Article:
Every year, the Social Security Administration releases a list of the most popular baby names in the country based on current registrations. Name-watchers have identified a number of baby-naming trends using this list, such as the tendency for parents in the 1980s to use alternative spellings for otherwise traditional names (think Jazmin, Kelsea and Kylie,) or the fad in the early 2000s for boy names ending with "n" (Jayden, Aidan, Ethan and Ryan consistently made the top three list during that time.)
According to a recent story by the Associated Press, experts have picked up on a new trend in baby-naming that may be indicative of a larger social movement. Gender-neutral baby names such as Skyler, Jayden, Quinn and Madison are on the rise, and experts think this may be linked to parents' desire to embrace gender-fluidity and refrain from assigning gender roles to children from birth.
Nameberry, a website dedicated to helping parents choose a name for their child, analyzed the 2016 Social Security Administration data and looked at the gender splits for the top 50 gender-neutral baby names. Charlie came in at 50-50, followed by Finley at 58 percent for girls and 42 percent for boys. Next up were Skyler (54-46), Justice (52-48), Royal (42-58) and Lennon (50-41).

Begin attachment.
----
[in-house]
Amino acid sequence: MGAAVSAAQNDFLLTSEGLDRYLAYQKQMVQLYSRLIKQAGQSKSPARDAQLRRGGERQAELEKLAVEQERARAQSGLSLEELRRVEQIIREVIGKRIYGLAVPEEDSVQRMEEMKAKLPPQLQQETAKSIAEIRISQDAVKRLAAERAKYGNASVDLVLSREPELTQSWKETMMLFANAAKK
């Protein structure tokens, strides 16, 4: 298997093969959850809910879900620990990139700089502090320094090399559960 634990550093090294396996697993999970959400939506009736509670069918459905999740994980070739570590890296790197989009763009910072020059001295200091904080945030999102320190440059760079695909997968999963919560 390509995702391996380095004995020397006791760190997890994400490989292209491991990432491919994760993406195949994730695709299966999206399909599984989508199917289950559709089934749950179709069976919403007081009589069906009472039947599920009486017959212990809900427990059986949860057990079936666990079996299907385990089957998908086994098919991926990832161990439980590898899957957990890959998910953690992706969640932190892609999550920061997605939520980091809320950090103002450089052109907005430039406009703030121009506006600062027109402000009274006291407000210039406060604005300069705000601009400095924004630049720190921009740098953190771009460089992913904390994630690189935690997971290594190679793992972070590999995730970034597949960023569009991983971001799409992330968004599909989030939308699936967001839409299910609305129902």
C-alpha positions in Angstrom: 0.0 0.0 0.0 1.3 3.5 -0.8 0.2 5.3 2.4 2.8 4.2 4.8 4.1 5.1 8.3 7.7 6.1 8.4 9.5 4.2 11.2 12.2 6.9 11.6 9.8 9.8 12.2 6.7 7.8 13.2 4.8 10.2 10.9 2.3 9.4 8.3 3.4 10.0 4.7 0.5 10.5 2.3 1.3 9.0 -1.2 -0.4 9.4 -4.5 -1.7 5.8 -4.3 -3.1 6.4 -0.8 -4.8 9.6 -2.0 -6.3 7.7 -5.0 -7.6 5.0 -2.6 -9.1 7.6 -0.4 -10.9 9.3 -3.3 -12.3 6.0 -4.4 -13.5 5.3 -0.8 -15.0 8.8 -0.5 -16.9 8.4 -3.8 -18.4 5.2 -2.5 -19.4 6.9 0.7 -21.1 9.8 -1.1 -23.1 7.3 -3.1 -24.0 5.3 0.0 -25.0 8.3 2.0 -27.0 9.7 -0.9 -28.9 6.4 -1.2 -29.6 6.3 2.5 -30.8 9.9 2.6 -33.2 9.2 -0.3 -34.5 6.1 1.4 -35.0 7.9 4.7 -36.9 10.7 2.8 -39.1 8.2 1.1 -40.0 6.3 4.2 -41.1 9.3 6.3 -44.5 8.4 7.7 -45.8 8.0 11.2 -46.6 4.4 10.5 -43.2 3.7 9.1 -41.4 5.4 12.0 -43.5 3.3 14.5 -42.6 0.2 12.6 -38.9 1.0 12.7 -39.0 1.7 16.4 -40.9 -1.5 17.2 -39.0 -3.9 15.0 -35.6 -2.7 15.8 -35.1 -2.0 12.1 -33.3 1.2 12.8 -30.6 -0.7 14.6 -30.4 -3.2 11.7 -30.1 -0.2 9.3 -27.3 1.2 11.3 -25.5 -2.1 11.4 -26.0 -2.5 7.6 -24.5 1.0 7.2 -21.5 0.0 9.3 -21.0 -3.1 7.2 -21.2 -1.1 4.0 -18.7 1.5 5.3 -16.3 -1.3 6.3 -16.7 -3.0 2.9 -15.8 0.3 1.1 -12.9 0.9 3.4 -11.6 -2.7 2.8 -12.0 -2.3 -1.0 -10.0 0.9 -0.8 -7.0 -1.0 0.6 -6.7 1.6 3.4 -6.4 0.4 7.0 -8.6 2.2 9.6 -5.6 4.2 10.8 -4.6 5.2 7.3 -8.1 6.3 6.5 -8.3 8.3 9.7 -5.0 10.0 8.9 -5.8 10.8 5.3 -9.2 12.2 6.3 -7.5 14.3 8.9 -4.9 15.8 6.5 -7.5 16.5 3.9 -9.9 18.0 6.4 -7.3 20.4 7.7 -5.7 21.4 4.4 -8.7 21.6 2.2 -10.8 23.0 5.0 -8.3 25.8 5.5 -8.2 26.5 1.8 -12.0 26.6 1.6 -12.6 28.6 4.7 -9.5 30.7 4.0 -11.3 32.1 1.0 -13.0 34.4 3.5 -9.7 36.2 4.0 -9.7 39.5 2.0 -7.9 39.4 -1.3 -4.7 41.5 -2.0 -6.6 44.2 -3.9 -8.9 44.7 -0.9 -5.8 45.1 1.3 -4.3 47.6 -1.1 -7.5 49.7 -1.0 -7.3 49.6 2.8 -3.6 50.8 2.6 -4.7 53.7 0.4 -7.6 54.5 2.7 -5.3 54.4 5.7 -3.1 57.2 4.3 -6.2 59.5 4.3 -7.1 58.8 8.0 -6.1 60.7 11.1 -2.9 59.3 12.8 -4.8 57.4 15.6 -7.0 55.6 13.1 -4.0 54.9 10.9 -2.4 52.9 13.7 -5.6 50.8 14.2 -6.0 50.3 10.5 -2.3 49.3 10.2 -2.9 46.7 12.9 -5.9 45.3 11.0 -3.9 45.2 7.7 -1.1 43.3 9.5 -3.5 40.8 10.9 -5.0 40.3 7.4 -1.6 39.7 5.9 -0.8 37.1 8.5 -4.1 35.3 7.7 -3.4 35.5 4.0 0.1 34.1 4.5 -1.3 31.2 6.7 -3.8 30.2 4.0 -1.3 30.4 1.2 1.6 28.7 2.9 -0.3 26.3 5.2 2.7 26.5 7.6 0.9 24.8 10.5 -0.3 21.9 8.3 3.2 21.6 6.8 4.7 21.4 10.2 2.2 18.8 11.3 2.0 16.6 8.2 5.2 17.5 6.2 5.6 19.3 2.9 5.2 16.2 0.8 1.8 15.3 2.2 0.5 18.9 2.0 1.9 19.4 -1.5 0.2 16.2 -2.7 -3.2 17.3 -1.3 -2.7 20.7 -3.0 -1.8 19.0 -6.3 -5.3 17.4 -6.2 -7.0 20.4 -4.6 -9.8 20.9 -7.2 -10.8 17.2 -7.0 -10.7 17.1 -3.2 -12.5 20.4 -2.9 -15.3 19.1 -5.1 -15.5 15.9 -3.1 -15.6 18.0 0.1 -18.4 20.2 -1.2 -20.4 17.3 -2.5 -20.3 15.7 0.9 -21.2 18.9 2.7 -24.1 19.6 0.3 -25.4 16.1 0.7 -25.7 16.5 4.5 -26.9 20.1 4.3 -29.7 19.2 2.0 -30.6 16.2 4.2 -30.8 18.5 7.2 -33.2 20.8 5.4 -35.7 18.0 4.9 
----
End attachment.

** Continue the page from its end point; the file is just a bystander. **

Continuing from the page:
Leveling the playing field
The desire to embrace gender fluidity is just one reason parents are flocking to gender-neutral names. "Some parents, especially parents of girls, saw benefits in a name whose gender couldn’t be identified," says Sherri Suzanne, founder of My Name For Life, an NYC-based baby-naming service. "They felt such a name would 'level the playing field' when it came to opportunities for their child," Suzanne added.
These parents seek out names that sound strong and modern for their daughters. "While there is still a long way to go for gender equality, many young moms today grew up seeing women and men in a variety of non-traditional fields," Suzanne noted. And they want their daughters to have contemporary names that will fit in any environment. Many of the unisex names in play today are names that were traditionally considered masculine but are now being used for girls — think Charlie, Jordan or Ryan.
Jesse Harrison, CEO of the Employee Justice Legal Team, knows exactly what it's like to grow up with a gender-neutral name. Sure, there were times when his name led to confusion, but overall he enjoyed knowing that people were not able to make snap judgments about him based solely on his gender. "If they only knew me by my accomplishments and my relationships with friends, their opinions would not be formed based on whether I was a woman or a man, but a person," Harrison said in an interview with MNN.
It makes sense, then, that when Harrison became a dad, he chose the gender-neutral name Jamie for his child. "I wanted my daughter to understand that she was allowed and encouraged to form her own identity. Her name is not who she is," Harrison said. "I hope that she won’t grow to have identity issues if her sexual orientation or even gender doesn’t match what society expects of her."